As a precursor to the current research into the impact of DIVERSE, a FED project was undertaken by a group of 3rd year students over the course of 3 months during Spring 2011. The aim of this FED project was to develop a virtual learning tool, with which students could use to collaborate together material relevant to their course through the use of resource clouds.
The project team consisted of five third year students all undertaking a degree within Computer Science. The members within the team included the following: Max Woollard, Ben Trott, Jamie Hutton, Lee Zerafa and Josh Stevens.
What is DIVERSE?
DIVERSE stands for Development and Integration of Varying Educational Resources and Student Engagment. DIVERSE is a virtual learning tool that allows students to share resource links through the medium of resource clouds. An example of such a resource cloud can be seen in the diagram below.
In this example, the size of the images is determined by the relevant rating stored within the database. The idea behind this being that as students rate up or rate down resources within the cloud, the size of the image changes to reflect the popularity, with the most popular resources in the cloud being the largest and the less popular ones being the smallest.
The reason for choosing dynamic images as opposed to a list stems from the ” ” theory which states that in a list only the top items are the ones that are viewed; in this case these will be the ones that receive the most votes. This is due to the fact that lists are linear, they are often very similar and can be very boring; the brain doesn’t like this and often switches off to find something more interesting. Another problem with lists is typically the result of a ranked list is a scenario in which the rich get richer; the highest ranked list items get viewed more and more, meanwhile the rest of the list remains unchanged. One of the aims of DIVERSE is to overcome this through the use of dyanmic images; using a method such as this will hopefully help to make the information more appealing and easier to interpret.
The following bullet points outline the desired outputs for this project:
A DIVERSE tool for collating and most importantly ranking available resources relating to a specific identifed/nominated topic.
A publication on the development and application of DIVERSE in a peer reviewed academic peer reviewed journal / conference.
- School report on the effectiveness of DIVERSE for use in modules CMPM3637M and CMP2066M.
Finally, one the intended outcomes of the project is a rise in students ability to actively seek and find information relevant to their subjects, it would be hoped that such a skill would benefit them in their future educational pursuits and specifically their final year research projects.
What we did
The first step towards meeting this projects goals was the creation of the DIVERSE tool. The tool itself was written and developed in PHP, while also utilising MySQL for managing all the data on the links and resources stored in the respective resource clouds. The decision to use these languages for this project was three fold. Firstly every member of the project team could had a good working knowledge and experience in using these languages, and so this meant everyone could contribute to the tools development. Secondly both PHP and MySQL are cross platform and open source; this means applications written in these languages are easy to deploy and use. Finally PHP is a lightweight language well suited for the demands a web application such as DIVERSE would have.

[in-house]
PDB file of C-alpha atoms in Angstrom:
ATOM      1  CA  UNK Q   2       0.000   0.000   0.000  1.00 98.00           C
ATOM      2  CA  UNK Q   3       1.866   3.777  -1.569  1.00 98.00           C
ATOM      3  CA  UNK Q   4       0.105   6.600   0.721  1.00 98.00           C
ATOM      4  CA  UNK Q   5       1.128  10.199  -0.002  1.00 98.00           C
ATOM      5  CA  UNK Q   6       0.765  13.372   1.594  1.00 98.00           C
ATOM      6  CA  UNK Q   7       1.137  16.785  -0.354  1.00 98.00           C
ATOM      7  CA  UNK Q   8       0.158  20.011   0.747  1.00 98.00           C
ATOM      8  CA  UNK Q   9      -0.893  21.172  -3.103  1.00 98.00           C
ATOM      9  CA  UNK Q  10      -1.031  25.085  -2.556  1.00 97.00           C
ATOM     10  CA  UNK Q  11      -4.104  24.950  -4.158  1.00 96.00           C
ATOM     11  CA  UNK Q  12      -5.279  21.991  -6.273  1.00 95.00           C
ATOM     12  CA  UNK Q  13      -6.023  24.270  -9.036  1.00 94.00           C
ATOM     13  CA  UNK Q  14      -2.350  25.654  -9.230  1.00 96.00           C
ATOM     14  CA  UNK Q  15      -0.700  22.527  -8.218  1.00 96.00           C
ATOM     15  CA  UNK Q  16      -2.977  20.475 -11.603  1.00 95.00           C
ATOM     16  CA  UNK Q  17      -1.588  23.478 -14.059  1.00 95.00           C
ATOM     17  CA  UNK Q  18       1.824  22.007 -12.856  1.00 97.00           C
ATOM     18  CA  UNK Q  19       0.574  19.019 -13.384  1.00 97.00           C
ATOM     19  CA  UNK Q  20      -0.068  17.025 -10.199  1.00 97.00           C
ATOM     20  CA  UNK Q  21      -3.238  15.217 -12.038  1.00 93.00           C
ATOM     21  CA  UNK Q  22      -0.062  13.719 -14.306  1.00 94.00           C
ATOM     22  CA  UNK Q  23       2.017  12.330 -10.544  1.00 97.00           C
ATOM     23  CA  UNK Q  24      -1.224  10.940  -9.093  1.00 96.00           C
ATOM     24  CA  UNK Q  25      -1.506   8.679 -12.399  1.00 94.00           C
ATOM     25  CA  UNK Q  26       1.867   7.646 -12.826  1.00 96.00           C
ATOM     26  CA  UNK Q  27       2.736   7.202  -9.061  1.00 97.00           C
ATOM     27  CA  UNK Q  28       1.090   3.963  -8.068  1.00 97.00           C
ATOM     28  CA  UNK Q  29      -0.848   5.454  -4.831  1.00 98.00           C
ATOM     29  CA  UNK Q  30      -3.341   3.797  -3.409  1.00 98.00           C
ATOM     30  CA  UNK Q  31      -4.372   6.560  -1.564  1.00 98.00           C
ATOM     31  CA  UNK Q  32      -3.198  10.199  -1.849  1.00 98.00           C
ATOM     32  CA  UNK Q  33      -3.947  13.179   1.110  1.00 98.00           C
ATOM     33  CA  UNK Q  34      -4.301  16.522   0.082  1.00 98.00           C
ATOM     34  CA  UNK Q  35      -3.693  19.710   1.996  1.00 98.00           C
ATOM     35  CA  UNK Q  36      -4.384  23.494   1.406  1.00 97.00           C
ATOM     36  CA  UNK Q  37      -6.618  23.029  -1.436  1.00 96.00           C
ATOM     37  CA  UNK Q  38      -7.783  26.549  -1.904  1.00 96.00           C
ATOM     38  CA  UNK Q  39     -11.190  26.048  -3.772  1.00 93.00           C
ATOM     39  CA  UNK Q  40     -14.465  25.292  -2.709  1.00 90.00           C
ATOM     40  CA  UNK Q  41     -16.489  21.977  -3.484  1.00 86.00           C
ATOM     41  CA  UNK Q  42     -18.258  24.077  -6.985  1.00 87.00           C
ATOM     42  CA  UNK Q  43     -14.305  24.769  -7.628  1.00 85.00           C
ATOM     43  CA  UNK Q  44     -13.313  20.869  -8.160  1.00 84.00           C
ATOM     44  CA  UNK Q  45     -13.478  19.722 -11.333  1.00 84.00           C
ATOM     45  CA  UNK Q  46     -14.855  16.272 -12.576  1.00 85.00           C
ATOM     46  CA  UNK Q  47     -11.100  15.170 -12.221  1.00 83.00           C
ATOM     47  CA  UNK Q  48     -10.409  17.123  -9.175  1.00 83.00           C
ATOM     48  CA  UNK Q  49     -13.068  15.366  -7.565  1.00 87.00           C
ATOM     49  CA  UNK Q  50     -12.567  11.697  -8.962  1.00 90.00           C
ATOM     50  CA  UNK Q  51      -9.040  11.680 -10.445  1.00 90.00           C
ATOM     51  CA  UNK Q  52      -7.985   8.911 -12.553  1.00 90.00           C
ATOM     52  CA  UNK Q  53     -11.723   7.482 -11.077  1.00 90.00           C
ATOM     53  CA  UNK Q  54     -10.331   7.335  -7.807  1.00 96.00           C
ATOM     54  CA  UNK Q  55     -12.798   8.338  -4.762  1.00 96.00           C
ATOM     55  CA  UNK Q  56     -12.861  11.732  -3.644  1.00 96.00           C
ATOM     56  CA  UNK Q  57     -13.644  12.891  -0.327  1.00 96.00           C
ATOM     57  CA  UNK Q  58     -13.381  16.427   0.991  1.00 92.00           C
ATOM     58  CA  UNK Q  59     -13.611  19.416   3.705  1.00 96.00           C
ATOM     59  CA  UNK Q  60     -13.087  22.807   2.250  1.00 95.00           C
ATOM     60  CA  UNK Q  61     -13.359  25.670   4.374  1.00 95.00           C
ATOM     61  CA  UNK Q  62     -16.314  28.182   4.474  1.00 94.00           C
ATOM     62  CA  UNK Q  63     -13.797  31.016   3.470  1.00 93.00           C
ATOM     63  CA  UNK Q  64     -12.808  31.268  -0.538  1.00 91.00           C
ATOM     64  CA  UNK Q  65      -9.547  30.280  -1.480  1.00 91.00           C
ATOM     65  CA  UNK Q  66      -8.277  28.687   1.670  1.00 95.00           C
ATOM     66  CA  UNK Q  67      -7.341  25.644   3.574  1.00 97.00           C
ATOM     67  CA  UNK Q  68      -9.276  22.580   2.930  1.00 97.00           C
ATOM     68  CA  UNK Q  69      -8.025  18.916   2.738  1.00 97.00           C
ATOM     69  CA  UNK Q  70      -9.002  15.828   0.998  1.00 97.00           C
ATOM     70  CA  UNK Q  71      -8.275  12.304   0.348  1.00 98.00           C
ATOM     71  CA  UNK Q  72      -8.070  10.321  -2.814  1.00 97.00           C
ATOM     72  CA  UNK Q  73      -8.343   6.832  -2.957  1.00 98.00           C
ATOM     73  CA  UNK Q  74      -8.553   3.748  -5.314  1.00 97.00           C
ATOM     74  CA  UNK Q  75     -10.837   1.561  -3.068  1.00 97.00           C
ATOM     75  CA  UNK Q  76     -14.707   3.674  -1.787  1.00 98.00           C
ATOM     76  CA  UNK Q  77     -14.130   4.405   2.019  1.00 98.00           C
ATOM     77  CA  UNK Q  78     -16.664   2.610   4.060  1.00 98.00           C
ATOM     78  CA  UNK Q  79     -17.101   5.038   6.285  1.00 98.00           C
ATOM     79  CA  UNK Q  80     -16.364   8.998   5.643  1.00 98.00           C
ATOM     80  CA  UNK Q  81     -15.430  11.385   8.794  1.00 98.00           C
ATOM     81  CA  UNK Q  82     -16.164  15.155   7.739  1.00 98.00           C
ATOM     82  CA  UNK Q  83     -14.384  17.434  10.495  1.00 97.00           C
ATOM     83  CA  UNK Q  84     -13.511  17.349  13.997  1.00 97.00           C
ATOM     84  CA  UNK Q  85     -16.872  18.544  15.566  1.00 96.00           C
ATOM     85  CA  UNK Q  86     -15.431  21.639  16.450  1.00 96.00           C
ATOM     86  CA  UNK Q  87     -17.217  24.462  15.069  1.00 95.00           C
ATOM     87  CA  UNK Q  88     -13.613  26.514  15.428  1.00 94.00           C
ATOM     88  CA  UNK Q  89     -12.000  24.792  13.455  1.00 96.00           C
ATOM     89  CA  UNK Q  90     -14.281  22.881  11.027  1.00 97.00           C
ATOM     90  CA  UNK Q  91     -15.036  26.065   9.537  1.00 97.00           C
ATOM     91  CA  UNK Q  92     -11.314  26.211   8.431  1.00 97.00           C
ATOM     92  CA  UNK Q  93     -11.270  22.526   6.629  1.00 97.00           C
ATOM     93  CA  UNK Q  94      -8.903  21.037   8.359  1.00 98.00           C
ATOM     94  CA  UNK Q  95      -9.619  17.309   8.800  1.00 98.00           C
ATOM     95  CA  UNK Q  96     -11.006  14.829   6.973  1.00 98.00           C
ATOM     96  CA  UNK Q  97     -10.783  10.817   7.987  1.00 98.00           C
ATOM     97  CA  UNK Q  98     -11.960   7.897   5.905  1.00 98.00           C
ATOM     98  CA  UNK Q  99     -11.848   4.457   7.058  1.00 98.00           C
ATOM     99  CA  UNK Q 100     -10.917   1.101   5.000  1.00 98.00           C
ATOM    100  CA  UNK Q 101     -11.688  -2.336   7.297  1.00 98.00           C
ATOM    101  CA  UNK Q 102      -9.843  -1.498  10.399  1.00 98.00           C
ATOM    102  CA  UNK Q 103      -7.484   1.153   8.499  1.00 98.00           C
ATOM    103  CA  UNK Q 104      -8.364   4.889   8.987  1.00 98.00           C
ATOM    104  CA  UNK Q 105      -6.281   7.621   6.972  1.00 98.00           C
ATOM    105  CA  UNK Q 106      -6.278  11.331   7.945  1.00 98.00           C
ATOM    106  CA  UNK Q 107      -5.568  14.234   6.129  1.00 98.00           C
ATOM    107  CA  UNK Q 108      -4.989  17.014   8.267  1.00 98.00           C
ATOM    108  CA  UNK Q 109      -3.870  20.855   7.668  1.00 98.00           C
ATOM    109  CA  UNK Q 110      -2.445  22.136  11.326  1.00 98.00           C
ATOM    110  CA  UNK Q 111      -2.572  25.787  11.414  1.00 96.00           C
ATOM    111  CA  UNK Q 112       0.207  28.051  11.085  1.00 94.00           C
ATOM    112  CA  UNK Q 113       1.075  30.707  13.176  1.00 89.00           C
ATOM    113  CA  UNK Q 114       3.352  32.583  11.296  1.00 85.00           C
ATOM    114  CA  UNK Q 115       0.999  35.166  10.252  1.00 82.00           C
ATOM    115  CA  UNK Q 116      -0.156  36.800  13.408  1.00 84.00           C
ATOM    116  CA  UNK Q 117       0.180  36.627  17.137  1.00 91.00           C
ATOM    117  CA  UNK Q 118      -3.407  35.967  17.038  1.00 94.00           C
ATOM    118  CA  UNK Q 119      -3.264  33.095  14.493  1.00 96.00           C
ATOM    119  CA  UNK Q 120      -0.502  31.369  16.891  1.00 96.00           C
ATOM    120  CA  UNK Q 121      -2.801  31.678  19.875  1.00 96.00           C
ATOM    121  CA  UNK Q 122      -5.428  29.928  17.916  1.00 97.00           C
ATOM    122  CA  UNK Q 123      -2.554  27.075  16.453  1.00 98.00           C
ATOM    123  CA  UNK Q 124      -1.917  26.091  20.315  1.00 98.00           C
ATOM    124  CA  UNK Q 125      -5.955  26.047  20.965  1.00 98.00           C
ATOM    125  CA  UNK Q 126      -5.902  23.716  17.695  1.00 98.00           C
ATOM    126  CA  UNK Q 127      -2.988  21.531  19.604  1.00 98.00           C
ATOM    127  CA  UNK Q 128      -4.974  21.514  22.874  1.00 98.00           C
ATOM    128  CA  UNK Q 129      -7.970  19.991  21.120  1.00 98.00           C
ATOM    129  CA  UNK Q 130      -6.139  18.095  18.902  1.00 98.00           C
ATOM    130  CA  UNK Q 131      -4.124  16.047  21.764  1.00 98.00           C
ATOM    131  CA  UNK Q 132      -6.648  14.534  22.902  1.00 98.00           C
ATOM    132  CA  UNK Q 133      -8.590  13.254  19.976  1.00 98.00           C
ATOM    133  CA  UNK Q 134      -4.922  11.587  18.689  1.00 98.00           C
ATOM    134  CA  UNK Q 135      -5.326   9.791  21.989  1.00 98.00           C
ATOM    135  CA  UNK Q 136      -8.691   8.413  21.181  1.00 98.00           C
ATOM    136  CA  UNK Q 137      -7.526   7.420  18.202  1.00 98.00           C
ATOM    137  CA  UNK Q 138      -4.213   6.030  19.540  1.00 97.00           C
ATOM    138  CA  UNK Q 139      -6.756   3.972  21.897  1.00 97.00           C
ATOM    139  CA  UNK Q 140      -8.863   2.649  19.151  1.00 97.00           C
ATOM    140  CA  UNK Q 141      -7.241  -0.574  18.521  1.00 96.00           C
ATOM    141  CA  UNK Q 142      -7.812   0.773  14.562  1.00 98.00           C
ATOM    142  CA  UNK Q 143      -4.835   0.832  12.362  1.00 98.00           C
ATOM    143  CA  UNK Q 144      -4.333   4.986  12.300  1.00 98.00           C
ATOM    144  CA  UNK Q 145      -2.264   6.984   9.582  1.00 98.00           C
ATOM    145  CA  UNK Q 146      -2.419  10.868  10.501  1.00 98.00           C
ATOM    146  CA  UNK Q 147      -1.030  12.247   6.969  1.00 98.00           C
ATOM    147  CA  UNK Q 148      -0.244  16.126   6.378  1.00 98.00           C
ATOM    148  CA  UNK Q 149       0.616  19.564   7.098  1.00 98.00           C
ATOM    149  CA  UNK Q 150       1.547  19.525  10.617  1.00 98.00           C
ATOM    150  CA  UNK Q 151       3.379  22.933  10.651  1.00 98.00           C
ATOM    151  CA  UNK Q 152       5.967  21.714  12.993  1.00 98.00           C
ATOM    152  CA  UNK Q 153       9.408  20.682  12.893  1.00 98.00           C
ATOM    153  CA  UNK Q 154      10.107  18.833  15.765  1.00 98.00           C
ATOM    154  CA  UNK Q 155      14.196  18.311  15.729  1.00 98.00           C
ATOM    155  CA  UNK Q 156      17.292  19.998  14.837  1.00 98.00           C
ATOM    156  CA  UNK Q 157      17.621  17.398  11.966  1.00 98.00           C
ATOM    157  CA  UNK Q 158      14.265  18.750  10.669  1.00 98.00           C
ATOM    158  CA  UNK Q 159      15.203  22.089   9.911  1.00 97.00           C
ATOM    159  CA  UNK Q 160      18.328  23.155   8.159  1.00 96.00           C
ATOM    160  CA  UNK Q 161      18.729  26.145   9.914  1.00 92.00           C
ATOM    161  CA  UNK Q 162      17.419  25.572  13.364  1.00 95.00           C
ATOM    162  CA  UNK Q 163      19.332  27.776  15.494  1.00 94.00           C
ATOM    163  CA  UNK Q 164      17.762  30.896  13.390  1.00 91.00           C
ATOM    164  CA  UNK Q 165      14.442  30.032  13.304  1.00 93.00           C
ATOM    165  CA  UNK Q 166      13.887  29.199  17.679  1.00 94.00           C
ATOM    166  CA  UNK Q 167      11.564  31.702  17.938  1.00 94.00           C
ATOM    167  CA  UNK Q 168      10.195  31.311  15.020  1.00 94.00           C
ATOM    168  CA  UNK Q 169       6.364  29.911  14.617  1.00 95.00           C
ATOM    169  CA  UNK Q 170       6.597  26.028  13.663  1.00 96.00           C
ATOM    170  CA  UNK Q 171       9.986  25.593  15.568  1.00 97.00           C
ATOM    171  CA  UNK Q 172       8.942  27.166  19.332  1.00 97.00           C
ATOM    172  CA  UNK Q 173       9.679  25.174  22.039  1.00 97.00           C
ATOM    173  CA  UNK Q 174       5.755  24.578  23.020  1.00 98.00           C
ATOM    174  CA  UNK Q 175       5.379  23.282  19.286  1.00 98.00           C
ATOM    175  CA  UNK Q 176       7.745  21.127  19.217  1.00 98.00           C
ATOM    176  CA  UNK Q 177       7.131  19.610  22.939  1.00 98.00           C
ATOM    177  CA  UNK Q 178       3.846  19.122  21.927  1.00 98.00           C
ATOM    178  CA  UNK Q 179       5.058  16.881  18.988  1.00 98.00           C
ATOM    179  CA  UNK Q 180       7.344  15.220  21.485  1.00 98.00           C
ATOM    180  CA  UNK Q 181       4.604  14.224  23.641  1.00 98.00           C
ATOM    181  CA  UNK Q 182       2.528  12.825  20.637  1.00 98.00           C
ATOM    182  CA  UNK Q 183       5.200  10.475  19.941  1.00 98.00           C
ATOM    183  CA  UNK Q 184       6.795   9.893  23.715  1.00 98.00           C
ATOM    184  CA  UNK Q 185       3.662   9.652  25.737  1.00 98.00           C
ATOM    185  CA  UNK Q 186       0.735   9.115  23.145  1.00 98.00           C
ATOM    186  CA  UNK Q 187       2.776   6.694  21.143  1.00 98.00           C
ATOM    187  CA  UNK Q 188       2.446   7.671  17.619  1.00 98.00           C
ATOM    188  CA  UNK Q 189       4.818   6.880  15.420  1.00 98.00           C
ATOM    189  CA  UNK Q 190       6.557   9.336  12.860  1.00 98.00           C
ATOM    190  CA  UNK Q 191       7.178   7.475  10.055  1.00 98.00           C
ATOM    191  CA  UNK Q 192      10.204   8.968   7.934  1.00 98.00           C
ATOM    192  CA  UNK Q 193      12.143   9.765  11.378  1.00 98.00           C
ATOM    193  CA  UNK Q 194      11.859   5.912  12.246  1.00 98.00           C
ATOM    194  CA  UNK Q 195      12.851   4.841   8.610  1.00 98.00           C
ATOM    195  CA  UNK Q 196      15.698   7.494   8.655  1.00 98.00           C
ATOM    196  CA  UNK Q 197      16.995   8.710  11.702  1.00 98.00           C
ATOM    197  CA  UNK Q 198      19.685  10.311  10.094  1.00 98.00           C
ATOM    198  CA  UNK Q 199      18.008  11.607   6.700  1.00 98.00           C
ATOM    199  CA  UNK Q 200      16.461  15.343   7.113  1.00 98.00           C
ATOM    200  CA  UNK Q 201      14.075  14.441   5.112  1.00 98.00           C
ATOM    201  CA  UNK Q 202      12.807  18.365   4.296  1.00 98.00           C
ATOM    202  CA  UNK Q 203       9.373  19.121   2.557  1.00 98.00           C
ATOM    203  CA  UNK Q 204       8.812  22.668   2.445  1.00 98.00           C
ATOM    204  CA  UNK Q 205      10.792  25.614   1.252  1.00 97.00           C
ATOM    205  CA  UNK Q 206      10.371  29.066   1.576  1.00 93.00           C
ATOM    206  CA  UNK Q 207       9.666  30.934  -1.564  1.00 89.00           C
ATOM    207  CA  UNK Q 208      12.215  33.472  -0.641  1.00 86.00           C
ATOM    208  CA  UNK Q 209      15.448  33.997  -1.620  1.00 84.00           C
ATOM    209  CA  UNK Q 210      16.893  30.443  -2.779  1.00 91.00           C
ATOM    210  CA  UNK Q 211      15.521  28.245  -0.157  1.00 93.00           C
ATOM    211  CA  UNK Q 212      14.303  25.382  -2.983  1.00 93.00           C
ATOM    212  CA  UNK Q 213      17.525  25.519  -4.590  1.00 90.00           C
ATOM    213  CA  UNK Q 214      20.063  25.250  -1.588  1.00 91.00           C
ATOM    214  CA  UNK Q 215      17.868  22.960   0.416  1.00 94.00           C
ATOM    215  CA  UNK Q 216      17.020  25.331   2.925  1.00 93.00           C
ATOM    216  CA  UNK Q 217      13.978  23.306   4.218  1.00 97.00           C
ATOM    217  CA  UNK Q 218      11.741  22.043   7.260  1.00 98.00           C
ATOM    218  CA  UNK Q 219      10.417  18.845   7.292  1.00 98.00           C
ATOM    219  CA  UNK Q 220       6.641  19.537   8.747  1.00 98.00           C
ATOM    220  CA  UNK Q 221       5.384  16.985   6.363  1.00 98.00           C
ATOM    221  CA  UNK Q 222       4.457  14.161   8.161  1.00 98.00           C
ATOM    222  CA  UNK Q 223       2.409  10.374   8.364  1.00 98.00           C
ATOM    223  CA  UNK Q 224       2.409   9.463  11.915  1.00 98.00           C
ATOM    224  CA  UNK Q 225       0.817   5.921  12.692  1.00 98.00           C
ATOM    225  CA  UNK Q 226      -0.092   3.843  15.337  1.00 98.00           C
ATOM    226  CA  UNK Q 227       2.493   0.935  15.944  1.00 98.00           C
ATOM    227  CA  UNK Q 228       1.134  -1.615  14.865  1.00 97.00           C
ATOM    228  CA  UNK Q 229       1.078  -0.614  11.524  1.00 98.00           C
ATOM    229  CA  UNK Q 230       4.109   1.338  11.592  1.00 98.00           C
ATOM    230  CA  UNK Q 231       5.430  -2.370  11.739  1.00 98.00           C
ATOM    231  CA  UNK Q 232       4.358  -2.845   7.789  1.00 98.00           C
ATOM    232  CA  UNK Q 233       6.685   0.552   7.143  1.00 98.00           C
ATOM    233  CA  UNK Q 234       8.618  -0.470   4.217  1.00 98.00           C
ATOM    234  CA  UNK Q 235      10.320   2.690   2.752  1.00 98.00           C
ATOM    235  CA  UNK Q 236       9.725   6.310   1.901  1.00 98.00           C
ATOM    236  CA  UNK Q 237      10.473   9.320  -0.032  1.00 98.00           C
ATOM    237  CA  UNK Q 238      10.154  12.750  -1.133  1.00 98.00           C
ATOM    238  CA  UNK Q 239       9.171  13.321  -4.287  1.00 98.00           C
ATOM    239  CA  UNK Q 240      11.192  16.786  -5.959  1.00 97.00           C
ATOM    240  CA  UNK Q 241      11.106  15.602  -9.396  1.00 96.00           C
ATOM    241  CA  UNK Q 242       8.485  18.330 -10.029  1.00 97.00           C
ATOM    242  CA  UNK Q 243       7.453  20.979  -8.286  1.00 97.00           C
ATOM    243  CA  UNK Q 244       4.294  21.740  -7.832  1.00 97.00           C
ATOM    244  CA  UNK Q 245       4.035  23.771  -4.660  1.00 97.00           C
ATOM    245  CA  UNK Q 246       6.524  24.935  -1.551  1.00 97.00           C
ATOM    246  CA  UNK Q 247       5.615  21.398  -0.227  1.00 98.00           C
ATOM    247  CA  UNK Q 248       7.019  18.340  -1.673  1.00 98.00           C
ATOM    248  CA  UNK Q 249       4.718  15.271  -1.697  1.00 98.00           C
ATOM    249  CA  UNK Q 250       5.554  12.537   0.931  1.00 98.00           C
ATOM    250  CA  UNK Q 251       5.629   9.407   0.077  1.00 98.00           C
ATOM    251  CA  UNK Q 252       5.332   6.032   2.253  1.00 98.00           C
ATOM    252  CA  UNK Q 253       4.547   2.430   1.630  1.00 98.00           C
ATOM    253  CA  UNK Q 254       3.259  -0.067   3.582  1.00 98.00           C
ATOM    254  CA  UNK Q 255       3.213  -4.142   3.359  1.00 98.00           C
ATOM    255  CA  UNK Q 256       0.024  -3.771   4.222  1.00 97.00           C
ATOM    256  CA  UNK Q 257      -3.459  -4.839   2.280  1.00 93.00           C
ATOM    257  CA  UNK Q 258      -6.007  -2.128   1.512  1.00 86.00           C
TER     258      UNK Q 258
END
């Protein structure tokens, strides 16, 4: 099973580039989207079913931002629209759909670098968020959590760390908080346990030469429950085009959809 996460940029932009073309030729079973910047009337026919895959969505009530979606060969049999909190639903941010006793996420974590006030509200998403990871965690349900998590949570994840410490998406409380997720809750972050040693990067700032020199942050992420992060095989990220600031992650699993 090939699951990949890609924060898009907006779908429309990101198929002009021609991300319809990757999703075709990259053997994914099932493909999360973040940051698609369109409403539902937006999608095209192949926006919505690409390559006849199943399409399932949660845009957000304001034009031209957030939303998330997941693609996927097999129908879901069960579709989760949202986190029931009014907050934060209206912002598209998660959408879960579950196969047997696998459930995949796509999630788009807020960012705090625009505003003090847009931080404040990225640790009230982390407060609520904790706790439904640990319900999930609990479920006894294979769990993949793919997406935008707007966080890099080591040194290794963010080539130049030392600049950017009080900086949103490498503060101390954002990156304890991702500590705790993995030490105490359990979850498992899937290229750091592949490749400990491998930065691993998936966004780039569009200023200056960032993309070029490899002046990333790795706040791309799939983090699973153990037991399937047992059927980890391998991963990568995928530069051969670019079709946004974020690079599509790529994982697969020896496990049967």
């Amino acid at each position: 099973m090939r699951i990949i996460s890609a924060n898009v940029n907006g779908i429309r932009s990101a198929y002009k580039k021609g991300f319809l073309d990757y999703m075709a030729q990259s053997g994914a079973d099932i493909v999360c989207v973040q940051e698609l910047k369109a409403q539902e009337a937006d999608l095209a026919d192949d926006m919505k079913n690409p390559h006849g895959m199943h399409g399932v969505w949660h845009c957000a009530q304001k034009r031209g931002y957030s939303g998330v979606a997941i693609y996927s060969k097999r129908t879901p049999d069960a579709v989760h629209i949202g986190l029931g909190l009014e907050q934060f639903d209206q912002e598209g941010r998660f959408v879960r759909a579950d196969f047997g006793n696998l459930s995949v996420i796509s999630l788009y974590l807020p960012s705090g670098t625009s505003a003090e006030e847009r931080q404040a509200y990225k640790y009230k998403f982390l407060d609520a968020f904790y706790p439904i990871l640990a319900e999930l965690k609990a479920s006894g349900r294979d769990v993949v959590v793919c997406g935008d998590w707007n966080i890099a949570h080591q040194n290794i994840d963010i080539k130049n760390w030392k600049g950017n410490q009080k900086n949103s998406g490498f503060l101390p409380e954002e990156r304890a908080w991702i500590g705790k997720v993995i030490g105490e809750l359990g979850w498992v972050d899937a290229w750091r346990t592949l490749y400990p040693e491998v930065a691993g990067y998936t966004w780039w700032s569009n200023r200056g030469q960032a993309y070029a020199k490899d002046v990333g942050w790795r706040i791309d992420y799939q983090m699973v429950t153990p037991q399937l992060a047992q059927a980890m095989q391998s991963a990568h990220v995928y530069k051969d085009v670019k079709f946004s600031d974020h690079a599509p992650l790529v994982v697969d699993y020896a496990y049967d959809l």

The dynamic nature of the resource clouds meant the layout of the clouds was somewhat more complicated than normal, as typically in order to create such a cloud would be to use a grid. In the case of DIVERSE the grid size chosen was 7×7 as it was felt this was a good medium as it allows 49 images which should be more than enough, given that the resource clouds represent a subtopic within a module; this also means as clouds are unlikely to be full the clouds themselves look more spaced and cleaner.
However the problem with this is the tool needs to space different sized images in order to avoid creating a cramped unusable mess. Furthermore the tool also needed to be able to spread the resource images evenly throughout the grid, and also needed a means of not filling the central part of the resource cloud where the cloud name should be. So in the case of DIVERSE the cloud looks like this in terms of design:
The choice to have a 7×7 grid also means that with the reserved area for the title it creates a symmetrical design.
Through the use of randomisation it was then possible to add the images, with their relative rating, to the unreserved areas of the grid. The grid constrains the images in such a way to keep them organised whilst still managing to make them look random. The rating determines the size of the image, the PHP code then randomises the images and places them onto the 7×7 grid creating the resource cloud. Each image also stores the relevant URL to the content it is displaying; through this users are able to click the images and be taken to the relevant content; this allows for quick and easy access to resources stored within the cloud.
After completing the development of the DIVERSE tool a general consensus among the project team was that the tool could be used in a positive way for students at university, and so based on this the project could be developed further. One such example of the tools use is it could be used to build more relevant and up to date reading lists for university modules. The resource clouds DIVERSE produces also can be used to create a strong base for research in regards to assignments; this would be particularly helpful for first year students as one of the most difficult things for first years is getting to grips with referencing, a problem this tool could help mitigate.